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What Does The Buyer Want, Anyway? Part III


Robert Menard, Certified Purchasing Professional, Certified Professional Purchasing Consultant

Robert Menard, Certified Purchasing Professional, Certified Professional Purchasing Consultant

Editor’s Note: This is Part III of a three part installment on how sellers can better identify and serve the buyer’s interests.  Part I explored business from the buyer’s viewpoint, Part II examines specified how to use TCO to sell ‘Best Value’, and Part III provides specific tools for managing TCO.

This worksheet is a simplified version for the sake of clarity.  It is a tool for computing an estimate of the Total Cost of Ownership of a purchase as well as evaluating performance with objective measures. 

Your worksheet should be expanded to reflect the buyer’s specific concerns.  The metrics should be as simple, objective and meaningful as possible.  Avoid messy formulas as they are dismissed as hocus-pocus.  Here are just a few examples of what you can add. 

Quality Service Delivery
Down Time Training Stock outs/Back Orders
Maintenance & Repair Tech support Inventory turns
Shelf Life E-commerce capability Customs/duty
Warranty Period R & D Obsolescence

Our model represents only the impact on Price caused by of shortcomings in Quality, Service and Delivery.  For simplicity, we choose to surcharge the Price as indicated, and then add the surcharges to the Price to determine a TCO.  This technique powerfully demonstrates the affect on Price of the other elements of Cost and neutralizes the buyer’s natural pressure on price.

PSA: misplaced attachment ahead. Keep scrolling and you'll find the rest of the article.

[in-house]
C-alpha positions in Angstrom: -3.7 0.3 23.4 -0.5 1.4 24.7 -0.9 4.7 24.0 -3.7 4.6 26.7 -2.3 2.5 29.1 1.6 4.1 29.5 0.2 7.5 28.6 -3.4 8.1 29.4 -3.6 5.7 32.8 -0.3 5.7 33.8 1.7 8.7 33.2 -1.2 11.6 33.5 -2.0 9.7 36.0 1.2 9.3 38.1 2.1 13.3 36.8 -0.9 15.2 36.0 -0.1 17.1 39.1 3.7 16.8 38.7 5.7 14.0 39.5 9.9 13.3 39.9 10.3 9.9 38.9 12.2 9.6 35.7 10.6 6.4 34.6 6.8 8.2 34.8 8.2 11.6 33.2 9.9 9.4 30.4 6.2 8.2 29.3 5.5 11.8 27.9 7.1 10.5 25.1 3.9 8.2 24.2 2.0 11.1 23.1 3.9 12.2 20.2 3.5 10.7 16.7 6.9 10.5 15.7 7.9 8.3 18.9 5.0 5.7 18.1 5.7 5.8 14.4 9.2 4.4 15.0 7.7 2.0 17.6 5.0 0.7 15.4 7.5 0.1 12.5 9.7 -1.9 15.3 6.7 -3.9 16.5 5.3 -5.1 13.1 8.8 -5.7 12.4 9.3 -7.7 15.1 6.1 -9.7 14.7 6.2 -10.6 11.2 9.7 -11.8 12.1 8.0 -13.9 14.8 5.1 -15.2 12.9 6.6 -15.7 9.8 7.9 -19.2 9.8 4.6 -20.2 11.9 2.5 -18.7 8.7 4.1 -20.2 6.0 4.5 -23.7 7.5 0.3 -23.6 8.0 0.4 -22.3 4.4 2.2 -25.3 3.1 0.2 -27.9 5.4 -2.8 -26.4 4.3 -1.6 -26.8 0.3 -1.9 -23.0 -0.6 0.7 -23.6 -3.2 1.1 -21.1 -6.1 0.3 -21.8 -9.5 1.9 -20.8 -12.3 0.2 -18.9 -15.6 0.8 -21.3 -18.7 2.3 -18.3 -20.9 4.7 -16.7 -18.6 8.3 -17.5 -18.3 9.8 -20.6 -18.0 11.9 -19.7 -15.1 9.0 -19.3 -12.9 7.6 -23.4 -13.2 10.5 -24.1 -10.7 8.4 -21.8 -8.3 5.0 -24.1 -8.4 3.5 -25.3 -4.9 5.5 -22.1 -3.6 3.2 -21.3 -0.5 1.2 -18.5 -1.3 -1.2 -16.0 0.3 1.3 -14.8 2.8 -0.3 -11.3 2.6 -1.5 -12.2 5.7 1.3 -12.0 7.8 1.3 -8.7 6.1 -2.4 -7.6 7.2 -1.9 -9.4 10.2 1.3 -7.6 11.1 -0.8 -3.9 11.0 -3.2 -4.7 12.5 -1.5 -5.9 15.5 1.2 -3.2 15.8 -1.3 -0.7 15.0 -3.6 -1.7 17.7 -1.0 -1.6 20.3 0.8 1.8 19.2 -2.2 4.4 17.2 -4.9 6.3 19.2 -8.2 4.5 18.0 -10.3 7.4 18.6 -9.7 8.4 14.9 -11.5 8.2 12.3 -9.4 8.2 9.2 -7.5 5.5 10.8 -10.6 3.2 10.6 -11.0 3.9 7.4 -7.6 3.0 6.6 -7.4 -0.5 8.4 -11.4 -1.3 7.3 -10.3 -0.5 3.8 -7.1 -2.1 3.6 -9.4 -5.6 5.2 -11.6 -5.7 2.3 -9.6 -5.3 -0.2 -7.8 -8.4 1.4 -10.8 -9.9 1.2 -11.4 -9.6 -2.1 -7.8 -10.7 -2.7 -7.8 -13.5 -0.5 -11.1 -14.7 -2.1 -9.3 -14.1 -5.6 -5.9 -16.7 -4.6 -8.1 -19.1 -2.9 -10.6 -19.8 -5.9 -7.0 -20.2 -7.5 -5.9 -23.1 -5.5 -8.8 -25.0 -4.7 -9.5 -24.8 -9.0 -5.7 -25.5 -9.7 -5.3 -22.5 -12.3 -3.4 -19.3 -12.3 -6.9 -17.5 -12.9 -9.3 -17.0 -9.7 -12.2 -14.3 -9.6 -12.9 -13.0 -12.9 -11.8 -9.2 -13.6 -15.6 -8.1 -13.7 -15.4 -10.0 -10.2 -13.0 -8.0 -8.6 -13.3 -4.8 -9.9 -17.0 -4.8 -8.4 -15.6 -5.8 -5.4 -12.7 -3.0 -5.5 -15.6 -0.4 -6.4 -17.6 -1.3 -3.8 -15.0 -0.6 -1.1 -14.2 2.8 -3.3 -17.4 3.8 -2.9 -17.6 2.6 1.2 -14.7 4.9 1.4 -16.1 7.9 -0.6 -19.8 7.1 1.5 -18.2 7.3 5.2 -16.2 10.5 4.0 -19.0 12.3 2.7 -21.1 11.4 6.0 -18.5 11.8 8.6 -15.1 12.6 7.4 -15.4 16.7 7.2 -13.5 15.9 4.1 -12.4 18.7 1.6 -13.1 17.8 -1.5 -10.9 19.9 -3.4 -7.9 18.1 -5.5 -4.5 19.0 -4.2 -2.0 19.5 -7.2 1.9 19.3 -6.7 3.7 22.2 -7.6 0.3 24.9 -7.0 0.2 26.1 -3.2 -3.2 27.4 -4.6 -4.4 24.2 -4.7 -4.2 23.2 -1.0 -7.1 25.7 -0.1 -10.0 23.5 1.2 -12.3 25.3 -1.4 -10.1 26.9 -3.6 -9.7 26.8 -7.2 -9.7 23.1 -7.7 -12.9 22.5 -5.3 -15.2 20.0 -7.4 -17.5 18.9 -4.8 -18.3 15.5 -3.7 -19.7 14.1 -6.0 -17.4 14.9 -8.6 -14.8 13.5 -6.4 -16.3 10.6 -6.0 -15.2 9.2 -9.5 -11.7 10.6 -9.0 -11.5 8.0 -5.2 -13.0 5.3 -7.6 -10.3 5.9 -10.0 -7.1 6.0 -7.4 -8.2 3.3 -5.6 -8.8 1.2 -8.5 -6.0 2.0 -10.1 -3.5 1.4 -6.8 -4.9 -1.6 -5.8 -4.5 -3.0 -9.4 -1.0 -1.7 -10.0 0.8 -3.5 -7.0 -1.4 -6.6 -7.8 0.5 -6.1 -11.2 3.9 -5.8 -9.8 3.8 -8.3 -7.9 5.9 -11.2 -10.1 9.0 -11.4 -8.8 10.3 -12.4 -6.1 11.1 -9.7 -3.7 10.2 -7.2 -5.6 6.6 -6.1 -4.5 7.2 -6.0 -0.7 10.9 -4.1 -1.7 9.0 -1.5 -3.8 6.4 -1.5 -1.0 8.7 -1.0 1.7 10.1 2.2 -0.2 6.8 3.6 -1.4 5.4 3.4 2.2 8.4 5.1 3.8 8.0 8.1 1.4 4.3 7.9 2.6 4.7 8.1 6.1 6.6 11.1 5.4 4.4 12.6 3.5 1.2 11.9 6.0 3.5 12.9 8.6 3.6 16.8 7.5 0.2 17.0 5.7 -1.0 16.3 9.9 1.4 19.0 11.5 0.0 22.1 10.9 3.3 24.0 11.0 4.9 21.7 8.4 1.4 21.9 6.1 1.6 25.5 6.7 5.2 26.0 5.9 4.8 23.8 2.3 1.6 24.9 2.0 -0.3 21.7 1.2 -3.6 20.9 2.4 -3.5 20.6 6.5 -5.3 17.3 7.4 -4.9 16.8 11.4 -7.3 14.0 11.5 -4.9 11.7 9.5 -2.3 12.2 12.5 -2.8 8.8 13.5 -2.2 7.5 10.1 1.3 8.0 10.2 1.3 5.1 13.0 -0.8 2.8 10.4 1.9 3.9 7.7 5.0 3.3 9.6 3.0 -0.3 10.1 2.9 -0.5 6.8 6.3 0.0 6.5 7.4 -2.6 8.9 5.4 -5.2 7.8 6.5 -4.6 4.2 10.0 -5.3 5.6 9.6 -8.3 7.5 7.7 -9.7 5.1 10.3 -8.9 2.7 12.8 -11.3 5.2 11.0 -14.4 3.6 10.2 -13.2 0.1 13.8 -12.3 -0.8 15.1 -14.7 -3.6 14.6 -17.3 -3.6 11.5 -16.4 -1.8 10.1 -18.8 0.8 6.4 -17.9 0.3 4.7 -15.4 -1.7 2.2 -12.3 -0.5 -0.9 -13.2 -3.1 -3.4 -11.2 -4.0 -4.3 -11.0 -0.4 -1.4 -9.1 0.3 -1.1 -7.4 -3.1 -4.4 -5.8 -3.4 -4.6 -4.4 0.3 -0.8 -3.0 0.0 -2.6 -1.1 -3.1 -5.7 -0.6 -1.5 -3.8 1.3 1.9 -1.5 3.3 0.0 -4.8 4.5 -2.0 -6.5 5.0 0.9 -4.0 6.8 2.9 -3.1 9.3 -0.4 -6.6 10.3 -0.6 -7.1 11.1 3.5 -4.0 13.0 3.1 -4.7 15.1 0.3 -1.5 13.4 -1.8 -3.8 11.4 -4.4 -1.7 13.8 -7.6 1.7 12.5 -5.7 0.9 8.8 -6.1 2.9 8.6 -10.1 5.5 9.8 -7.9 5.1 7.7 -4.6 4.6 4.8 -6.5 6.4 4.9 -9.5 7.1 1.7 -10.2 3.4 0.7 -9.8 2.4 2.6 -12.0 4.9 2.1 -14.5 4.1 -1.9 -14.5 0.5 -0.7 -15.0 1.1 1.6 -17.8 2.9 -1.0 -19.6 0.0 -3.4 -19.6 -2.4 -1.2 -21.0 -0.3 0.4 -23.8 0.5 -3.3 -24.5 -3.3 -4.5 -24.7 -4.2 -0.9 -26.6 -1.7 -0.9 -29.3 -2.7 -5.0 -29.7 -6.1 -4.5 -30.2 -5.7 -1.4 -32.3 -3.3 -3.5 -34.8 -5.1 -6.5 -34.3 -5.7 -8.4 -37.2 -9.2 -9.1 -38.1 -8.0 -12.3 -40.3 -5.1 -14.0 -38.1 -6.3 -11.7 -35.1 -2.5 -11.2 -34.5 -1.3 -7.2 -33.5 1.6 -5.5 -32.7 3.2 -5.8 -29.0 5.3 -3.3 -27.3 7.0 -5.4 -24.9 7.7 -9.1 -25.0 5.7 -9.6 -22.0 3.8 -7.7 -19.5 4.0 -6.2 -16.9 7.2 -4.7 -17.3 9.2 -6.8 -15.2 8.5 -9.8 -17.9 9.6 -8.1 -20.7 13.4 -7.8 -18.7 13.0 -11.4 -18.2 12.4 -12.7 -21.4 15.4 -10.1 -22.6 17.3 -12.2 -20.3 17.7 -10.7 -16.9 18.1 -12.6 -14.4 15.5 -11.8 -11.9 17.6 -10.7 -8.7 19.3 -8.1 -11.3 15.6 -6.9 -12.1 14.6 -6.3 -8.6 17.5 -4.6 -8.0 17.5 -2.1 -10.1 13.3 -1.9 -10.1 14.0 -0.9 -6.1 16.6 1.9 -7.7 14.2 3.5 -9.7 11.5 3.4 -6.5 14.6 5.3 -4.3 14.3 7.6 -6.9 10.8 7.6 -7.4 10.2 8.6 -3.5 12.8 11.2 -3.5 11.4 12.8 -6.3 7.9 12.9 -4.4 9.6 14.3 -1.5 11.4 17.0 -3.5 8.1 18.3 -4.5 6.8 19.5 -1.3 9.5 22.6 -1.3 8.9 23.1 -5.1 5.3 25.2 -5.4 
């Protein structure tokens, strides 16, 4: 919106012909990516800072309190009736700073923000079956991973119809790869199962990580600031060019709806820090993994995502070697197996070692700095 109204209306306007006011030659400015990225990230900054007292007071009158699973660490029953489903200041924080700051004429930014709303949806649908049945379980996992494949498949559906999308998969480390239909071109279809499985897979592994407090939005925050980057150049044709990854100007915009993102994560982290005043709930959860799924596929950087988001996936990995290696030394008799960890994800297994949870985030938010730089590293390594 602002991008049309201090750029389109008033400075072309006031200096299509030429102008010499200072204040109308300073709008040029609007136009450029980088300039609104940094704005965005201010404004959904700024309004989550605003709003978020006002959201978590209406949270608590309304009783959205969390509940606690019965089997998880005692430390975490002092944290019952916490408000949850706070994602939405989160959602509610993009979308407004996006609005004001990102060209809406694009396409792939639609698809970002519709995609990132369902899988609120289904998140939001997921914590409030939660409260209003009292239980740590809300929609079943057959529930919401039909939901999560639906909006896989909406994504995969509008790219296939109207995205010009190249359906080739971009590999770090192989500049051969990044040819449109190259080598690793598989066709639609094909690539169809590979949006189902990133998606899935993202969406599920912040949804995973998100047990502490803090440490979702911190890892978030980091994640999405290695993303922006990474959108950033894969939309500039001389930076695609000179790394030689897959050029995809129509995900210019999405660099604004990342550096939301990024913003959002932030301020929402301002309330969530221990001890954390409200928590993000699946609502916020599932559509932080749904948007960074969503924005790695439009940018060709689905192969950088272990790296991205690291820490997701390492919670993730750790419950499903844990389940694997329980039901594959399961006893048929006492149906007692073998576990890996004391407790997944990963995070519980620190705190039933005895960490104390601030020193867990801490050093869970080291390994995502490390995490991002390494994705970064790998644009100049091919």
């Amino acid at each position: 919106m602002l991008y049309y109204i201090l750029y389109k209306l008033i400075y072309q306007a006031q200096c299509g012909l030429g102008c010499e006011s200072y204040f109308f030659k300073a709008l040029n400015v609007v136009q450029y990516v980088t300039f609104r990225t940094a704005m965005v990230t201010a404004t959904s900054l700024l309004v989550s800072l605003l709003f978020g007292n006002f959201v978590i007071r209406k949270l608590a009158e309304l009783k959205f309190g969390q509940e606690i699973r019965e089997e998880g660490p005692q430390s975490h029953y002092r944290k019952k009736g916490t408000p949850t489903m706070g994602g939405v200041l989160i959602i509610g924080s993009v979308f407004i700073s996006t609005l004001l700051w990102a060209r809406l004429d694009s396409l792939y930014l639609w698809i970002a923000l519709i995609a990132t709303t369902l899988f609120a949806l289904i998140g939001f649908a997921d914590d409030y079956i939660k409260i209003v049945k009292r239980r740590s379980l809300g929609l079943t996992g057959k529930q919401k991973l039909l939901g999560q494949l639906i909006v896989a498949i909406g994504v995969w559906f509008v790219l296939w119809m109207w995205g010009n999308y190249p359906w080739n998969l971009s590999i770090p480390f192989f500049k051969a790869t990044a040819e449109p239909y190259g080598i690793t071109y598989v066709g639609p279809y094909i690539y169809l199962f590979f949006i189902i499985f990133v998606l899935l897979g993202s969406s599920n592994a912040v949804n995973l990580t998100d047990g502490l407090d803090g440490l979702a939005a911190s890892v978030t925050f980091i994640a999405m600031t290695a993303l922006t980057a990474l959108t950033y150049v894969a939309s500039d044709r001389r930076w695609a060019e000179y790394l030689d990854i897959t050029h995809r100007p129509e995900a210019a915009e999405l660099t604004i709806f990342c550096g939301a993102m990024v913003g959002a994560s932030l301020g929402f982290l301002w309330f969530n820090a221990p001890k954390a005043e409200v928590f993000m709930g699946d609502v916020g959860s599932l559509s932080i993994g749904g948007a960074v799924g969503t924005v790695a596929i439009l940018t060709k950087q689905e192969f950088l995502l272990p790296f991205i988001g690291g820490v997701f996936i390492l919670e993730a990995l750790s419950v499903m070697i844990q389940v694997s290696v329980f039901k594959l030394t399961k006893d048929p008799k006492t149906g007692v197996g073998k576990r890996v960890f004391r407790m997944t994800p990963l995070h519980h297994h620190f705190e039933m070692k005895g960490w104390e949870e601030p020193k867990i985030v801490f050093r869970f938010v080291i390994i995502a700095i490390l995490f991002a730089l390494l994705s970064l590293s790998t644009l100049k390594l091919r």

This all looks like a lot of work to get to the end of the rainbow.  You can be certain of that!  Is Sales doing the buyers’ work for them?  Maybe, but who ever said that figuring out what the buyer wants would be easy, anyway?  The real issue is to decide whether it is worth the sweat?  In today’s value-added world, you be the judge of that.


Worksheet showing the affect of certain Cost elements on a $10.00 purchase Price 

Cost Priority MetricCost impact Explanation/rationale of metric’s applicability How to Apply


Rate Amount







Use a measured % of rejections

Assume 5% rate










Useful Life

A $500 unit lasting 1 year costs more than one at $750 for 2 years

$500/yr vs.$375/yr is a 25% shorter life



Sub total of surchages for Quality Cost element




Response Time

Set a 1 day time limit.  For each day beyond, add a 5% surcharge If 2 days late @ 5%/day = 10%











Some metrics are subjective.  For these, estimate a Cost impact. Assume a flat 15% factor for example



Sub total of surchages for Service Cost element

# 3



On Time


Fix a due date.  Surcharge for every day late (or early).  Example: 8 % Assume 3 days late @ 8%/day equals 24%








Sub total of surchages for Delivery Cost element






The price is the price Price is used as the basis of surcharge for the other three cost elements! Plug in the $10.00 price used as a basis for the above surcharges




Grand Total of Sum of Surcharges for Quality + Service + Delivery + Price to get Total Cost of Ownership


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